Hello friends. Covington Cellars is a Woodinville producer that has traditionally flown a bit under the radar. David and Cindy Lawson built a strong winery-event side to their business, which has allowed them to sell a large portion of their production directly through the tasting room (and has made their wines relative rarities on retail shelves).
In the past year or two, the wines have taken a notable step up in quality and consistency, and a recent tasting of the portfolio revealed a strong lineup and a burgeoning house style. Since 2007, the winemaking team at Covington has included Morgan Lee. Hired after a stint at Columbia Crest, he was involved in the 2007 and 2008 vintages and took on lead winemaking duties in 2009. We have offered Morgan’s Two Vintners wines in the past (Two Vintners is a companion brand to Covington), and they were well-received. Today is our inaugural offering for the Covington label:
2008 Covington Cellars Sangiovese
Sangiovese has been an area of focus for Covington from the beginning, and while the portfolio has swelled (and, more recently, shrunk), Sangio has remained a point of emphasis. They bottle a varietal Sangiovese, and they produce several Sangiovese blends. Because they were on the Sangio-train early, they have access to some of the older vines and better vineyards in the state.
This 2008 comes predominantly from two different blocks at Seven Hills Vineyard in Walla Walla, and it is rounded out with fruit from Kiona and Kestrel Vineyards. The goal here is varietal expression, so the new oak is dialed way down (20%), and the aromas (black licorice, barnyard) are lovely and expressive.
What I really love about this wine is that it would appeal to an Italian palate. It’s a populace that craves acidity (think tomatoes) and bitterness (think Campari), and this wine has both. Tart, juicy, and earthy, this one is not for the kids.
Washington Wine Report (Sean Sullivan): “($25); [REVIEW TEXT WITTHELD]. Rating: + (Good).”
2007 Covington Cellars “Starr” Seven Hills Vnyd (Syrah-Sangio)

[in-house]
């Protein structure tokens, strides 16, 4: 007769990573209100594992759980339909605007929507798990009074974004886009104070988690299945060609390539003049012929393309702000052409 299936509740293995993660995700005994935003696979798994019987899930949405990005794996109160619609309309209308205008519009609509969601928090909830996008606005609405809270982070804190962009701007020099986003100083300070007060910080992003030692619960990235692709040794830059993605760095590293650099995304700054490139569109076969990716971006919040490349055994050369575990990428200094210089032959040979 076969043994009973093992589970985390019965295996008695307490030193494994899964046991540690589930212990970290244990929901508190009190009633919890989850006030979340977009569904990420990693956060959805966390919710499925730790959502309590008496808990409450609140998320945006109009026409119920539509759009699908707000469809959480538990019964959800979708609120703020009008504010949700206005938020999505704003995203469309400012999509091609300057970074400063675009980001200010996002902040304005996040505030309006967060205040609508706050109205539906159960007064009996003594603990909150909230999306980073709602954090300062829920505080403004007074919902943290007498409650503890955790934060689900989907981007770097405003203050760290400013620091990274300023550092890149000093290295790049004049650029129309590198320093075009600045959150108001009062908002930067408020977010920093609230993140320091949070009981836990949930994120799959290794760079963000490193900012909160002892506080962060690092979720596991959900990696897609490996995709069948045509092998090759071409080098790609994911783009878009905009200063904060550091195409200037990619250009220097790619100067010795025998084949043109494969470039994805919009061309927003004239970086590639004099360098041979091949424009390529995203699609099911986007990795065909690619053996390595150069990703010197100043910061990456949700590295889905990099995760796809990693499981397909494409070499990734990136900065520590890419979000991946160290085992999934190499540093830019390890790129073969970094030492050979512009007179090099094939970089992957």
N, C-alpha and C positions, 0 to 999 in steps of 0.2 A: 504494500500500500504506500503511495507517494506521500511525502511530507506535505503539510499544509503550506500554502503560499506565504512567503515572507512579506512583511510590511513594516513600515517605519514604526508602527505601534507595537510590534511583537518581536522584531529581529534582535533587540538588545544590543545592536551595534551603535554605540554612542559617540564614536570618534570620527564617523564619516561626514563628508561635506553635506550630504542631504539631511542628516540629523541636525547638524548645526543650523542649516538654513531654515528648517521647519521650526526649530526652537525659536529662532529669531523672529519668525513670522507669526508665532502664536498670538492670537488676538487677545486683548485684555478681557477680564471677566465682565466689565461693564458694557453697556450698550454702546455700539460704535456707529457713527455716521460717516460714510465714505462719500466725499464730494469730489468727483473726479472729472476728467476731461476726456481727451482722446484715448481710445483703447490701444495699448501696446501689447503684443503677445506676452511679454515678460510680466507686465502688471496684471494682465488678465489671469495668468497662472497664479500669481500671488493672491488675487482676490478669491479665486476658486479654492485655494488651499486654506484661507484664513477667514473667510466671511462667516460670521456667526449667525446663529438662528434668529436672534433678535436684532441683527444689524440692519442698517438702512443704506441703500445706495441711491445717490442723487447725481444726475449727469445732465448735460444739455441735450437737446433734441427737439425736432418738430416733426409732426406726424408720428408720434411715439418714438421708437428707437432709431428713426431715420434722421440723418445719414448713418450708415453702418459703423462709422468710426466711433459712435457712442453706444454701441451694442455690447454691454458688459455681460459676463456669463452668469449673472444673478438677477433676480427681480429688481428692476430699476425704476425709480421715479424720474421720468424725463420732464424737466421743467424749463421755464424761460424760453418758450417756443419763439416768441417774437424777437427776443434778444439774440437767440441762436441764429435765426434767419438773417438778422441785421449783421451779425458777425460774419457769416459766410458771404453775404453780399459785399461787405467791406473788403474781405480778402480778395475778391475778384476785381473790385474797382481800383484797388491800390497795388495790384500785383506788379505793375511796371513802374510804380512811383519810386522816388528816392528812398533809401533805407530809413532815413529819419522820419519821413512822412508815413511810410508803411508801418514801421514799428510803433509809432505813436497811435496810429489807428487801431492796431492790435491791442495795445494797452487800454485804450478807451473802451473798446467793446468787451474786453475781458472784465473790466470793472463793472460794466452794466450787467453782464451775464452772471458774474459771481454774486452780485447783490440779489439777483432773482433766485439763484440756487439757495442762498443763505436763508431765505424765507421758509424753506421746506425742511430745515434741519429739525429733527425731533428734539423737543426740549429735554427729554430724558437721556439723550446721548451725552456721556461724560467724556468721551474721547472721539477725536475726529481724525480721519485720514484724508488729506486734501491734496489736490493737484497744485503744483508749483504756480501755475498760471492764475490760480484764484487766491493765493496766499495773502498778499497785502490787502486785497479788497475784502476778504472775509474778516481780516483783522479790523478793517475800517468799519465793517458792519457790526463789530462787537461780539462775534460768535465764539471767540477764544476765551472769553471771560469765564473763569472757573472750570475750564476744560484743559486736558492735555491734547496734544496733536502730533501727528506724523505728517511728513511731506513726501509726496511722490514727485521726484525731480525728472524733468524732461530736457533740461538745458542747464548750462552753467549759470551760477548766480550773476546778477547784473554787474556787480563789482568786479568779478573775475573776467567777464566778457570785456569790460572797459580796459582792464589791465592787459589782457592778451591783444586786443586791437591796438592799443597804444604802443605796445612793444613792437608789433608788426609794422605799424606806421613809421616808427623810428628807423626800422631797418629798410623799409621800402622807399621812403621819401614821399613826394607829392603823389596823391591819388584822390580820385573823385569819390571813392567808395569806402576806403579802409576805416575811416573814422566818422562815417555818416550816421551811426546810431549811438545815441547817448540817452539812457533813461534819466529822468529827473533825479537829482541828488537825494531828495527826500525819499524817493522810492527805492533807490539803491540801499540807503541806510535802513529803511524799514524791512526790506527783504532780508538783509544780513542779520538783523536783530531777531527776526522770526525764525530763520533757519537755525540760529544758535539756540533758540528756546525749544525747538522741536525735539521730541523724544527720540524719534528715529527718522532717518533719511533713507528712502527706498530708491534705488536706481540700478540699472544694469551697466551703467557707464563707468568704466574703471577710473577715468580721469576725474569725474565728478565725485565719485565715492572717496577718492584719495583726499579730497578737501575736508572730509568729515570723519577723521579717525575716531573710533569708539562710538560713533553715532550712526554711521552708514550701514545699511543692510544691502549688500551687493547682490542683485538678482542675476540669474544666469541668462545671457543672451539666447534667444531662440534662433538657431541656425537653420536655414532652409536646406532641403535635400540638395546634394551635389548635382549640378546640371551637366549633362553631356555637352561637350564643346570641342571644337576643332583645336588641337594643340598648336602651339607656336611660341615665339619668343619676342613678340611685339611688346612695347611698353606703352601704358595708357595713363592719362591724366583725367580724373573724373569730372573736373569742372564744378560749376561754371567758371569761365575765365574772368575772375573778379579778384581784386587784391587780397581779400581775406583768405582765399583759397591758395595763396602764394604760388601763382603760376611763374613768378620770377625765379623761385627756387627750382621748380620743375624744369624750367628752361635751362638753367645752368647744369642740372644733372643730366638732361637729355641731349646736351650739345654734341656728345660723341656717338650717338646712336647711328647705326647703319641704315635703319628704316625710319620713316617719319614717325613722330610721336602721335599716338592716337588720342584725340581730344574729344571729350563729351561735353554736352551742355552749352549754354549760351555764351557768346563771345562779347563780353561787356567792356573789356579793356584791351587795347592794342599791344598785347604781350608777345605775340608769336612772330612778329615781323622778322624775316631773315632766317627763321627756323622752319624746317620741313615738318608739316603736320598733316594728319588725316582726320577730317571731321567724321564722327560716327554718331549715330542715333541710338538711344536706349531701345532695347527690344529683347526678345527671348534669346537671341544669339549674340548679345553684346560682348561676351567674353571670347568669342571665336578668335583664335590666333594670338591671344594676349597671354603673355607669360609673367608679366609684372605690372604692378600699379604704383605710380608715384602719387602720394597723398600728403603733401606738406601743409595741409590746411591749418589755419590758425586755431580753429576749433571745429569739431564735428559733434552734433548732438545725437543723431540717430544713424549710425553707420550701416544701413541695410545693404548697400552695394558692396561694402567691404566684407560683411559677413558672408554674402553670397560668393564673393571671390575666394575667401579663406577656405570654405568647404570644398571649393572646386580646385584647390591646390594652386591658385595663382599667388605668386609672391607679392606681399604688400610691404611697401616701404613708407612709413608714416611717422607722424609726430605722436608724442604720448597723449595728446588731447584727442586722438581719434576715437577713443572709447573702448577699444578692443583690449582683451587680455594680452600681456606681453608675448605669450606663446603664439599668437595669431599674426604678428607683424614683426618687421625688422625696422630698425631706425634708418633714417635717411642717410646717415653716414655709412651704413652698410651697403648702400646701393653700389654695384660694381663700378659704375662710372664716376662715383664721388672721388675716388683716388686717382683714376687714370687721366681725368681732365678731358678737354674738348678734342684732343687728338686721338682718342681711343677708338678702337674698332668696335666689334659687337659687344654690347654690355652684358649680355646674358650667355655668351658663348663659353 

Covington has experimented with a number of Sangiovese blends over the years, and one that has stuck is Starr, a Syrah-Sangiovese mix. Non-traditional to say the least. I know Charles Smith blends the two varietals for his Guido, but I can’t think of any others. Guido is about 80/20 Sangiovese/Syrah, while Starr is nearly the reverse (78% Syrah/22% Sangiovese), all from Seven Hills Vineyard in the Walla Walla Valley, and at a production level of just 182 cases.
It’s a modern blend, and it’s a modern style. Much riper than the 2008 Sangiovese (perhaps in part due to 2007 being a warmer vintage), this has a luscious nose of char, mocha, vanilla, and blackberry (there is an exotic side to the smokey char notes here, likely from the fact that all the oak here is Hungarian, 50% new). The blend works here because it has everything we love about the riper side of Washington Syrah (deep, rich fruit; supple texture), but with a kick of verve and energy from the Sangiovese. The Sangio doesn’t really impact the flavor here so much as the texture and mouthfeel, and it’s a positive addition to be sure.
Washington Wine Report (Sean Sullivan): “($29); [REVIEW TEXT WITTHELD]. Rating: * (Excellent).”
First come first served up to 12 bottles of each, and the wines should arrive at the warehouse in about a week, at which point they will be available for pickup or shipping.